All Pride Contains a Hint of Malice

Another heartening excerpt from David Brooks’ new work The Second Mountain. Here the Times columnist […]

David Zahl / 5.15.19

Another heartening excerpt from David Brooks’ new work The Second Mountain. Here the Times columnist turns over the definition of grace with a little help from Martin Luther and Reinhold Niebuhr—but with the heavy-lifting from Anne Snyder, Brooks’ erstwhile research assistant, now wife.

I was struggling with the concept of surrender and grace. I didn’t like Martin Luther’s idea that you can’t be saved by works, but only by faith. I wanted to stake out a middle ground, which I called “participatory grace.” You’d do some good things for your fellow human, and God would sort of meet you halfway.

Anne was having none of it:

“I want to reiterate that yes, grace is the central thing Christ offers, but that is the doorway. And it is to know him. I see lots of emphasis on striving in your note, and I appreciate its antidote to cheap grace. But the foundational fact is you cannot earn your way into a state of grace—this denies grace’s power, and subverts its very definition. Grace must reach out to the broken and undeserving. It must reach out to those recognizing plainly, vulnerably, their own need and emptiness. It can only find welcome in those sitting still.”

The name of my condition was pride. I was proud of who I had become. I had earned a certain identity and conception of myself by working hard and being pretty good at what I did. I found it easier to work all the time than to face the emptiness that was at the heart of my loneliness.

Pride of self comes in many forms. Among them is the pride of power, the illusion that you can gain enough worldly power to make yourself secure. This is the pride suffered by those who seek to control others or to dominate other nations. There is also intellectual pride, the prides suffered by those who try to organize life into one all-explaining ideology that allegedly explains away all the mystery. Every form of fanaticism, Niebuhr says, is an attempt to cover over existential insecurity. Then there is moral pride, the ego’s desire to escape moral insecurity by thinking it is better than other people, that it has earned its own salvation. In the grip of moral pride, we judge ourselves by a lax standard, which we surpass, and judge others by a strict standard and find them wanting. There is also religious pride. This is the pride that afflicts people who think religion involves following the moral codes and who think highly of themselves because they follow those codes. Such a person may pray every day, but his real concern is self. Is God listening to my prayers? Is God answering my requests? Is God granting me peace? Is everyone seeing my goodness, and am I being rewarded for my righteousness?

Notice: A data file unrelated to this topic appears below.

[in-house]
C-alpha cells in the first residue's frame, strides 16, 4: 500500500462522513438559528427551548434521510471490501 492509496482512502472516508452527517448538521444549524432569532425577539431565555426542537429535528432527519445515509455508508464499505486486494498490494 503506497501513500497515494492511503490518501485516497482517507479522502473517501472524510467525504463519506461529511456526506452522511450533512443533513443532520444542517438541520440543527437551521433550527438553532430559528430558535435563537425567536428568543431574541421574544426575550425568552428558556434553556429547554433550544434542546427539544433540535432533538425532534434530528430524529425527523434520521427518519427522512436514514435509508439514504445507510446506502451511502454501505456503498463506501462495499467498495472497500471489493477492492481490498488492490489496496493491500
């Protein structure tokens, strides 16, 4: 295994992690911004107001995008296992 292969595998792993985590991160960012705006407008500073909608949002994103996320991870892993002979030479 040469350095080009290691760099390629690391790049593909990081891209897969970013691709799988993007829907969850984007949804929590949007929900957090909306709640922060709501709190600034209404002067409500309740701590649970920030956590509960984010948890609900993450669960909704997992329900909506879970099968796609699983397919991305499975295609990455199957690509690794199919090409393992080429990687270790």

All pride is competitive. All pride contains a hint of malice. All pride is bloated and fragile, because the ego’s attempts to establish security through power, money, status, intellect, and self-righteousness are never quite successful.

Without giving anything away, one could almost read that last paragraph as a precursor to last Sunday’s episode of Game of Thrones… What should be a moment of triumph, well, let’s just say , it’s not enough, #seculosity. The director even said as much in the commentary vid below, ht TGM: